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Idiopathic noncirrhotic portal hypertension: current perspectives

Authors Riggio O, Gioia S, Pentassuglio I, Nicoletti V, Valente M, d'Amati G

Received 30 January 2016

Accepted for publication 27 March 2016

Published 27 July 2016 Volume 2016:8 Pages 81—88


Checked for plagiarism Yes

Review by Single anonymous peer review

Peer reviewer comments 2

Editor who approved publication: Dr Gerry Lake-Bakaar

Oliviero Riggio,1 Stefania Gioia,1 Ilaria Pentassuglio,1 Valeria Nicoletti,1 Michele Valente,2 Giulia d’Amati2

1Department of Clinical Medicine, Center for the Diagnosis and Treatment of Portal Hypertension, 2Department of Radiological, Oncological, and Pathological Sciences, Sapienza University of Rome, Rome, Italy

Abstract: The term idiopathic noncirrhotic portal hypertension (INCPH) has been recently proposed to replace terms, such as hepatoportal sclerosis, idiopathic portal hypertension, incomplete septal cirrhosis, and nodular regenerative hyperplasia, used to describe patients with a hepatic presinusoidal cause of portal hypertension of unknown etiology, characterized by features of portal hypertension (esophageal varices, nonmalignant ascites, porto-venous collaterals), splenomegaly, patent portal, and hepatic veins and no clinical and histological signs of cirrhosis. Physicians should learn to look for this condition in a number of clinical settings, including cryptogenic cirrhosis, a disease known to be associated with INCPH, drug administration, and even chronic alterations in liver function tests. Once INCPH is clinically suspected, liver histology becomes mandatory for the correct diagnosis. However, pathologists should be familiar with the histological features of INCPH, especially in cases in which histology is not only requested to exclude liver cirrhosis.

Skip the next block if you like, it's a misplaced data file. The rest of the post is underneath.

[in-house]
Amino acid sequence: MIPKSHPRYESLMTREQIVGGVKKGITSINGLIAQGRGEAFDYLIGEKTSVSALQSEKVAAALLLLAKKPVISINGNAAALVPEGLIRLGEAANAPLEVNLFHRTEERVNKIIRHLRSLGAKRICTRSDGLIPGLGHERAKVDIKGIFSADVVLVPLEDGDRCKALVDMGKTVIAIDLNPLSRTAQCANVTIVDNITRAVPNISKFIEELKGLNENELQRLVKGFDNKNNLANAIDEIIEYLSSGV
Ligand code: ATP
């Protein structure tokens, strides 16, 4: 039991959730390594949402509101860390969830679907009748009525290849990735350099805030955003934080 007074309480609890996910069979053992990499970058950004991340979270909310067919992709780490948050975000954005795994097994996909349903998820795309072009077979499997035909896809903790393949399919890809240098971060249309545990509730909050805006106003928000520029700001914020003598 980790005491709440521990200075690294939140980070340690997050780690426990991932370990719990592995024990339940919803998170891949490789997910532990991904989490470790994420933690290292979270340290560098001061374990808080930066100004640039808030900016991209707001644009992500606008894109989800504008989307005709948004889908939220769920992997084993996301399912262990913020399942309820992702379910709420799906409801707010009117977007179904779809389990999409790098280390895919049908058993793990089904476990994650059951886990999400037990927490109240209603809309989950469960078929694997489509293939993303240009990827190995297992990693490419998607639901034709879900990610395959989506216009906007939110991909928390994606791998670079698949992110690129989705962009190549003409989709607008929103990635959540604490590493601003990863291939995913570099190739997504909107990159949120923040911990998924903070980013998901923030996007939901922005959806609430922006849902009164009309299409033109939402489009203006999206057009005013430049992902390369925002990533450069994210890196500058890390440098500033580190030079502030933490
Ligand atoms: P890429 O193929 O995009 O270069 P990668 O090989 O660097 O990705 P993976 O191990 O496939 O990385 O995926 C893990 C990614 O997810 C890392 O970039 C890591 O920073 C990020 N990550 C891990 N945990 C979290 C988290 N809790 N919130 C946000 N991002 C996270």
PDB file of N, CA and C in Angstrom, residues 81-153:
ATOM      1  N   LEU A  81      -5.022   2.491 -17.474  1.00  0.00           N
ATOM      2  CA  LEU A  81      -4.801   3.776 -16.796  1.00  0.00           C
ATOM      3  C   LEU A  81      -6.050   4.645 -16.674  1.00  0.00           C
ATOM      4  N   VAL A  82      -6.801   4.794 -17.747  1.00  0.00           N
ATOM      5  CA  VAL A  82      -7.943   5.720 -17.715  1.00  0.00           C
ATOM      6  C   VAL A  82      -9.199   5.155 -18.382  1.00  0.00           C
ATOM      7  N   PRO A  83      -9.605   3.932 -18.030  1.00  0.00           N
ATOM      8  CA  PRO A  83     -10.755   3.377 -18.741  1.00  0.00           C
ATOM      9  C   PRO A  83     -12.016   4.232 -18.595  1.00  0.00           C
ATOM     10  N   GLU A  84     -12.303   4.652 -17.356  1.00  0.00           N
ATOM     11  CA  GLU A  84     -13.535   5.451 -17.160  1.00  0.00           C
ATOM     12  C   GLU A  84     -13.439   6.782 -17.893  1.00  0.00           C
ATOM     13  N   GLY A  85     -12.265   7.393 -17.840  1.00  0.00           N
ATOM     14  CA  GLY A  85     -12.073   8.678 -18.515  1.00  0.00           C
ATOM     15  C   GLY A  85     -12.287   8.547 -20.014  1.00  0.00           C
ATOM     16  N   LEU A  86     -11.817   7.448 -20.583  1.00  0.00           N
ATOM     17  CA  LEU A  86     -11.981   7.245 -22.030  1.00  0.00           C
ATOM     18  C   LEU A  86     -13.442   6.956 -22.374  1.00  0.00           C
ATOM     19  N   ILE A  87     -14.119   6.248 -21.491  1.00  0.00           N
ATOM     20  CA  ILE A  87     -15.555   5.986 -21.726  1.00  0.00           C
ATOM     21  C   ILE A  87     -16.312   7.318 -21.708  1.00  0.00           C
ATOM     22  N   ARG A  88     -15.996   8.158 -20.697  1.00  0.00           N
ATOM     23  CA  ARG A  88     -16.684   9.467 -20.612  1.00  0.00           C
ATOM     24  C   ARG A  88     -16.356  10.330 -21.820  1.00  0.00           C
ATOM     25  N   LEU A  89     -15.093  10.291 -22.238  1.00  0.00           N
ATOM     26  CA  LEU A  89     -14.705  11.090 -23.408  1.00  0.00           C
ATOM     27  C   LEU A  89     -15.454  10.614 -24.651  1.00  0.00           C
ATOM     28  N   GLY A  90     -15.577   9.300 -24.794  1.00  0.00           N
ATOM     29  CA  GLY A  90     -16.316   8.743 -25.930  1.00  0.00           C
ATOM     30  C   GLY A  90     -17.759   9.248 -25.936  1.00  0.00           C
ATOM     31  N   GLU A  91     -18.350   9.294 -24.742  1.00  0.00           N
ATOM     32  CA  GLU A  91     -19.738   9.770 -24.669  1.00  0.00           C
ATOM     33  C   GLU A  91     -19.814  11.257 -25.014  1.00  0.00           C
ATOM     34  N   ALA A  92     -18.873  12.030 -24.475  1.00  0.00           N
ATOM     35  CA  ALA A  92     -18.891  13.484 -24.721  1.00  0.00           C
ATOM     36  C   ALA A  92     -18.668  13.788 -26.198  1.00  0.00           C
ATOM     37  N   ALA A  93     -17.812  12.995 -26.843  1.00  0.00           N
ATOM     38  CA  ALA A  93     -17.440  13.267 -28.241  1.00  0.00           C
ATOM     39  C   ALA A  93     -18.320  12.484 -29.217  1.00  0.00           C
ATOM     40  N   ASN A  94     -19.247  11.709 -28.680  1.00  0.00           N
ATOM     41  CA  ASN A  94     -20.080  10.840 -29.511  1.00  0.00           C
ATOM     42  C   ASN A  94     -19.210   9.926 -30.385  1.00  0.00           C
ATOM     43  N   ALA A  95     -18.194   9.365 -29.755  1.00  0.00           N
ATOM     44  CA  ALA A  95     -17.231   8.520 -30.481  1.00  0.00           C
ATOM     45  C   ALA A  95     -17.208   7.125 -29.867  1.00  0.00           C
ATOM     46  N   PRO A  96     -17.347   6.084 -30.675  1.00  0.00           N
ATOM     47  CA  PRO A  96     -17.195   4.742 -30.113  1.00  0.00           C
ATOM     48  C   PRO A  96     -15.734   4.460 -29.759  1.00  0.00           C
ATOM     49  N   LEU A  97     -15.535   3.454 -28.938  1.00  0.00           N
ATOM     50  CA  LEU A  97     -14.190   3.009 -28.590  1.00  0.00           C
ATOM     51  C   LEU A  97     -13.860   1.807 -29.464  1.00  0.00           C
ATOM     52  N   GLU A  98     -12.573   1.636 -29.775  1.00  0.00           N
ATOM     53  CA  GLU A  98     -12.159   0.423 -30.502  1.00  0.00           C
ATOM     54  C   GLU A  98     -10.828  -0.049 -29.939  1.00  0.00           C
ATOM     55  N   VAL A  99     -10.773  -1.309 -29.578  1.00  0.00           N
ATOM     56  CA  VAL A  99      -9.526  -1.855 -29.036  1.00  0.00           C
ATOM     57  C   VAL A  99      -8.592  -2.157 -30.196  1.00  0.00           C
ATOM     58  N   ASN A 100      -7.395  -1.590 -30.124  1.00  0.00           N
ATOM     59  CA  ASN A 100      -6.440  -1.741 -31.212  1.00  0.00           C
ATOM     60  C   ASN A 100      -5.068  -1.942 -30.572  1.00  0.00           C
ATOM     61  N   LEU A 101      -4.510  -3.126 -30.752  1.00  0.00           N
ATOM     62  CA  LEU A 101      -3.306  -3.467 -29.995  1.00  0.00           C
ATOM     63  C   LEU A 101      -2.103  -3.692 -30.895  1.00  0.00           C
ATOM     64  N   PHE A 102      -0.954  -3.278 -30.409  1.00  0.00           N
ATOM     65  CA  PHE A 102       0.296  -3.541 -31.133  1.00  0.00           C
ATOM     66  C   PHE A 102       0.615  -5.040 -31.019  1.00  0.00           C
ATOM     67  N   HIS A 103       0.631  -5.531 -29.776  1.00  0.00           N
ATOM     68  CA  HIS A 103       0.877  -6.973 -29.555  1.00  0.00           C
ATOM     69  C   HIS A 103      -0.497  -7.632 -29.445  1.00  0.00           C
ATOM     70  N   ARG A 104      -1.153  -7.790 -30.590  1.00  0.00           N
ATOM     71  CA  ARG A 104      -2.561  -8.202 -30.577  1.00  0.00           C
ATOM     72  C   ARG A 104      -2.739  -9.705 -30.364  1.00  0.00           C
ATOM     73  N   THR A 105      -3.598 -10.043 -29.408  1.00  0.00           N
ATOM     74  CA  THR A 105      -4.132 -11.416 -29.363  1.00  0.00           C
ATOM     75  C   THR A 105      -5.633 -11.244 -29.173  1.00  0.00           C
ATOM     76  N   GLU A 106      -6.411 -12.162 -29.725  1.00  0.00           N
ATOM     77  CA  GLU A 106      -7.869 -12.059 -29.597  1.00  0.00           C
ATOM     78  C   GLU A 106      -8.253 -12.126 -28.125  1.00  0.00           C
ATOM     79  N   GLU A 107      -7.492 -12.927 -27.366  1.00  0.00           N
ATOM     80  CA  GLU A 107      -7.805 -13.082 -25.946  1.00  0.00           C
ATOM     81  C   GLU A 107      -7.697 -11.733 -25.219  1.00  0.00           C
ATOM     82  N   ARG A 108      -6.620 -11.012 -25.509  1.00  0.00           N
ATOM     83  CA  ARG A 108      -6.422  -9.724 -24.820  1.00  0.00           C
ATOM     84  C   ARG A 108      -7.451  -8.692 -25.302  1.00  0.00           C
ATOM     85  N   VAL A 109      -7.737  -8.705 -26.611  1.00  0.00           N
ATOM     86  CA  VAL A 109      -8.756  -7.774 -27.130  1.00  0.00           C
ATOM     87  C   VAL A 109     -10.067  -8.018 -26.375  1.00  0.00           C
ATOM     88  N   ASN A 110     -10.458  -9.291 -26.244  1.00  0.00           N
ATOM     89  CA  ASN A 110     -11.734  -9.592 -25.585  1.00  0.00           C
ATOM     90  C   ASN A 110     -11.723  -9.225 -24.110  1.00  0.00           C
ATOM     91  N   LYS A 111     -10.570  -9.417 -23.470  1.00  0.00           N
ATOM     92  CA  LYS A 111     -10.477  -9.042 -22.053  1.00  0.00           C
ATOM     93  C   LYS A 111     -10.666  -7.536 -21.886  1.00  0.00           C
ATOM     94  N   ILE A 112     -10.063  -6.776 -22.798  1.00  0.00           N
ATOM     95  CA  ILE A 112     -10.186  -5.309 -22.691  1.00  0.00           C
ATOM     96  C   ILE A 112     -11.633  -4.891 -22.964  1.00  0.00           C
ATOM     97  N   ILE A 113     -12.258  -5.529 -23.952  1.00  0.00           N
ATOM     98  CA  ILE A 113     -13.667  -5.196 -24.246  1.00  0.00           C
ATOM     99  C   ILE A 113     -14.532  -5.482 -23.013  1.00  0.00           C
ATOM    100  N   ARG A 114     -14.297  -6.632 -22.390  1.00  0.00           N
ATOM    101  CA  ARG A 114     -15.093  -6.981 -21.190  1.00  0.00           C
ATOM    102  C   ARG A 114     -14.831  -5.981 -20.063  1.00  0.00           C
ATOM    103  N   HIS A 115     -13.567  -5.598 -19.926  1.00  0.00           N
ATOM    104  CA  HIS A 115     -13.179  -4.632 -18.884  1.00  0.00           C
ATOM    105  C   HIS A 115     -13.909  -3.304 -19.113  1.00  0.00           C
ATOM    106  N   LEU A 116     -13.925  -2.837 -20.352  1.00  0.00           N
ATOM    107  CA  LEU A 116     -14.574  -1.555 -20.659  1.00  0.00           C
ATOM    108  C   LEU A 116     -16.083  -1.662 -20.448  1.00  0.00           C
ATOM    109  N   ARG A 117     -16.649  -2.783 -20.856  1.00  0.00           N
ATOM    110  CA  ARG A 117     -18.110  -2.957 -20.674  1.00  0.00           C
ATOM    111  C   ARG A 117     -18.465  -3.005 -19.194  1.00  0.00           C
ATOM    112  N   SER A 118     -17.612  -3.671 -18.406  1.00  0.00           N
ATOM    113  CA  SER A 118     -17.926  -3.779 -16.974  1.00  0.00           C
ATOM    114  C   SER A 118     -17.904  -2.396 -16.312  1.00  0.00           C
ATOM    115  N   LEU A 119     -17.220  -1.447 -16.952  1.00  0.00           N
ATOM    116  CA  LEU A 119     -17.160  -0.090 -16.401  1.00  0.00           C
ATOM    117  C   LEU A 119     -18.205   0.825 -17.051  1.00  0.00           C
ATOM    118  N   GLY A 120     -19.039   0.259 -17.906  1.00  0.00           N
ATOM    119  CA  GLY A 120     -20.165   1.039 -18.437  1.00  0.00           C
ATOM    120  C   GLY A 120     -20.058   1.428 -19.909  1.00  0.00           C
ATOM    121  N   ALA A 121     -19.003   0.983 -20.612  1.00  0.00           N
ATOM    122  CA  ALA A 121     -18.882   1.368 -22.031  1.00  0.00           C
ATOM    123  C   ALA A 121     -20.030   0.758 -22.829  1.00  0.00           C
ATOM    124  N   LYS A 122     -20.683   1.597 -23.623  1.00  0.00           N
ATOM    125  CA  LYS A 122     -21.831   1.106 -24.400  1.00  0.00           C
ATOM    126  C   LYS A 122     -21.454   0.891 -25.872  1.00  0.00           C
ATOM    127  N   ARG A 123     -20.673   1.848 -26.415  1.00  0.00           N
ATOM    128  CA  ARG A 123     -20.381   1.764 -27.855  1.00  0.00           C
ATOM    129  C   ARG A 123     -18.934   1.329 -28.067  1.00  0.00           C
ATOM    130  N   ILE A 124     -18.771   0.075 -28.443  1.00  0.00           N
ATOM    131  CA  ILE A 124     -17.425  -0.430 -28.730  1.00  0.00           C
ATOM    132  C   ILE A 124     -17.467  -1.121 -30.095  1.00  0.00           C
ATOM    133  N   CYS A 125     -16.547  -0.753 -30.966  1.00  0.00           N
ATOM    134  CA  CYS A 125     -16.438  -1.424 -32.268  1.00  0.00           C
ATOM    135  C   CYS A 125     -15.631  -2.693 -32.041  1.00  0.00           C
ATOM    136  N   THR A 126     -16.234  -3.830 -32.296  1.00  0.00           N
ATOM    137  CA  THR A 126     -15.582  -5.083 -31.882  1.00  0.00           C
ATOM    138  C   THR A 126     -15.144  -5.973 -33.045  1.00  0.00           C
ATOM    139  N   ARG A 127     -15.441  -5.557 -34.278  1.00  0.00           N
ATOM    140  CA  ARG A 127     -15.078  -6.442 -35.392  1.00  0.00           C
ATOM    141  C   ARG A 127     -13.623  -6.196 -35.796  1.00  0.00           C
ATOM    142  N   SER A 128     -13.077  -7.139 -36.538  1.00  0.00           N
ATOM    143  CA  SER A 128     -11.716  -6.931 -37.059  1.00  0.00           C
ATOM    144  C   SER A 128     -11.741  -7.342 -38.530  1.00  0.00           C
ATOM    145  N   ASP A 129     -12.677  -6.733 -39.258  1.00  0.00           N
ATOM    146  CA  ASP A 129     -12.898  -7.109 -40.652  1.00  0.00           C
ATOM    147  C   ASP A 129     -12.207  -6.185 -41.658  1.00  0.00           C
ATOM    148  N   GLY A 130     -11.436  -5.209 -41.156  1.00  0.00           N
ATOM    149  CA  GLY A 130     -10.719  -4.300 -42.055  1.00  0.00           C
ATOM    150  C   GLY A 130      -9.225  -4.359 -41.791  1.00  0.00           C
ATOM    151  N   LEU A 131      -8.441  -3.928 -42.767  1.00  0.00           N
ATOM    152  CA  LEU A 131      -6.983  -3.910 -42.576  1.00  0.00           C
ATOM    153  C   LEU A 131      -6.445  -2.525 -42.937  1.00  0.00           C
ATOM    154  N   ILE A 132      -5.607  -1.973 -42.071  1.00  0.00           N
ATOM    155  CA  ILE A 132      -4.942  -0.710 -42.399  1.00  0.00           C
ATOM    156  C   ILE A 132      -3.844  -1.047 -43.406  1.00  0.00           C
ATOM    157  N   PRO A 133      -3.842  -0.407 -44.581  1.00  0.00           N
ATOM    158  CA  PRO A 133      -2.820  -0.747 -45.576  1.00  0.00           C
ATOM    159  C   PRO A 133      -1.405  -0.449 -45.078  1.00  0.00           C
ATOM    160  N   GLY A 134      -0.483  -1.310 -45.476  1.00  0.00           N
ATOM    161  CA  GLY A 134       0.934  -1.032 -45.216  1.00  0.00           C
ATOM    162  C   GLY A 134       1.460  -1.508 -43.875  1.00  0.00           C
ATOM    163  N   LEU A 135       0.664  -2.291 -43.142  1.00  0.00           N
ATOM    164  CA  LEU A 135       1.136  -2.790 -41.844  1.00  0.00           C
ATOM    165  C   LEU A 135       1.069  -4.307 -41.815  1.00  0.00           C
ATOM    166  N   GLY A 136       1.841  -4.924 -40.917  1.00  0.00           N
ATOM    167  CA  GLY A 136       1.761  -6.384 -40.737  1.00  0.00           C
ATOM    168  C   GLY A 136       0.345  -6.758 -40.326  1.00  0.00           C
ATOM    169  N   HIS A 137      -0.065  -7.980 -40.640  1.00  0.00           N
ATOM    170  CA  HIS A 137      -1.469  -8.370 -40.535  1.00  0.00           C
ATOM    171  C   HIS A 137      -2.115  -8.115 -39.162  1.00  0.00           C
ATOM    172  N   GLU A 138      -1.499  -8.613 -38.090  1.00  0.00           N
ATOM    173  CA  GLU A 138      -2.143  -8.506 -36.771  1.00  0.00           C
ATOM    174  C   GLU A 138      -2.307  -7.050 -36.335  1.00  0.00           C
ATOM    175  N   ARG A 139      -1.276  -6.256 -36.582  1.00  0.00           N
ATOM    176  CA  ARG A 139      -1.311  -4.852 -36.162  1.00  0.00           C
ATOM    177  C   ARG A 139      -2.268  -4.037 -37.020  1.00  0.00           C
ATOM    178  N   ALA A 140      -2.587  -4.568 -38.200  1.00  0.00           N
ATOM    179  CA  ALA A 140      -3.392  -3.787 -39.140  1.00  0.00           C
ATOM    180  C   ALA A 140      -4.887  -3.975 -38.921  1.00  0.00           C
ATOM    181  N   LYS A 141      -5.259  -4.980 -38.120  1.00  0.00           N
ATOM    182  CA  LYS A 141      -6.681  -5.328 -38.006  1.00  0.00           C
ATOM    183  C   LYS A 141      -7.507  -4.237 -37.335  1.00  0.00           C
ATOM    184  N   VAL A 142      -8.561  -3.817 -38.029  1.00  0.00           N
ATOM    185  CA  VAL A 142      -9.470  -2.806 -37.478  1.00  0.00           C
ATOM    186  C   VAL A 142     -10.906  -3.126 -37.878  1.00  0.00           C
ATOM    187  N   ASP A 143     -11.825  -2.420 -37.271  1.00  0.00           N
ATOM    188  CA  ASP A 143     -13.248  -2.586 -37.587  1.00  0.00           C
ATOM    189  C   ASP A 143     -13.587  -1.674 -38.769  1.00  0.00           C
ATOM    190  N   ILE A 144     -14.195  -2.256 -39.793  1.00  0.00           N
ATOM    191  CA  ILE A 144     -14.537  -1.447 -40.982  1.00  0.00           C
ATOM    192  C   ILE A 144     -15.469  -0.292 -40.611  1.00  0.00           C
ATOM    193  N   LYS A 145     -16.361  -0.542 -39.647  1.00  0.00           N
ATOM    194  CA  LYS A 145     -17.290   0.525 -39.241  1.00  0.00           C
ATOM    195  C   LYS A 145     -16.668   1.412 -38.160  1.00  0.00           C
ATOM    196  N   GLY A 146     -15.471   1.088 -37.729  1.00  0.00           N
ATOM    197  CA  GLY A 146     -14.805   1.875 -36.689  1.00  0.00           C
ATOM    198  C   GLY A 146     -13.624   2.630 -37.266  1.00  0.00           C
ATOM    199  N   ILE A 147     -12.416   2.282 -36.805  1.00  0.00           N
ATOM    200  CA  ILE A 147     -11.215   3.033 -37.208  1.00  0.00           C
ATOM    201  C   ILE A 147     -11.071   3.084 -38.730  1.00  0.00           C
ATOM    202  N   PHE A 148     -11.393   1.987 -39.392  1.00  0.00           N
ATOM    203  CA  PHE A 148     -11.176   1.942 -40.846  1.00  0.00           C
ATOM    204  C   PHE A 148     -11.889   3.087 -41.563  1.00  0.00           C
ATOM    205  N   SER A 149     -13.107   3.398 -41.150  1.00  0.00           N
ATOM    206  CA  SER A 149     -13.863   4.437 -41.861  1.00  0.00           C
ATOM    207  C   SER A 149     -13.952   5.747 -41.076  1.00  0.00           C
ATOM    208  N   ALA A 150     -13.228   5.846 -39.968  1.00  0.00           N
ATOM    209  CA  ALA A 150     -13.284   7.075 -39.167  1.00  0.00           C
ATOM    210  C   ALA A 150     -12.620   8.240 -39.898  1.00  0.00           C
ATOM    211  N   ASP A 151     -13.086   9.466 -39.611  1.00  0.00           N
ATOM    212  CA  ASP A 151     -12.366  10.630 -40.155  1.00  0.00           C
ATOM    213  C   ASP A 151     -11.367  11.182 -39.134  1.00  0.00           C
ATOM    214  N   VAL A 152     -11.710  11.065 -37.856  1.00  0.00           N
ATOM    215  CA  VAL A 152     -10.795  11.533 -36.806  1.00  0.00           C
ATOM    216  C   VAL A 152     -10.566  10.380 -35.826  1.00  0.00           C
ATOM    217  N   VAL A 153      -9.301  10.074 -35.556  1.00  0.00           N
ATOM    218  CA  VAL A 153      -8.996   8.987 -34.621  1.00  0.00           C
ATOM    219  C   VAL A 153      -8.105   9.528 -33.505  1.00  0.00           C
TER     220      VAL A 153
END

Keywords: idiopathic portal hypertension, obliterative portal venopathy, esophageal varices, splenomegaly

Historical background

In 1889, Guido Banti, an Italian pathologist, described a disease with splenomegaly and hypersplenism not associated with any known hematological disease.1 He considered the spleen as the primary site of the alterations leading to sclerosis of the splenic and portal veins. Over the years, it became clear that the patients described by Banti may have been affected by a variety of vascular and liver disorders, difficult to define, given the diagnostic facilities available at that time. In 1962, a syndrome distinct from both cirrhosis and extrahepatic obstruction of the portal vein was described in patients with portal hypertension from northern India.2 The disease was called noncirrhotic portal fibrosis.3 In 1965, Mikkelsen et al4 identified a concentric thickening of the portal vein and its radicles and called this condition “hepatoportal sclerosis” while Boyer et al5 studying cases of noncirrhotic portal fibrosis in India adopted the term idiopathic portal hypertension. In the Western world, terms such as hepatoportal sclerosis, idiopathic portal hypertension, incomplete septal cirrhosis, and nodular regenerative hyperplasia (NRH) have been used over the years to describe the histological alterations observed in patients with portal hypertension in absence of cirrhosis, thus increasing the confusion about the syndrome. Finally, in 2011, a group of European experts in portal hypertension proposed the term idiopathic noncirrhotic portal hypertension (INCPH) to be used in future collaborative studies.6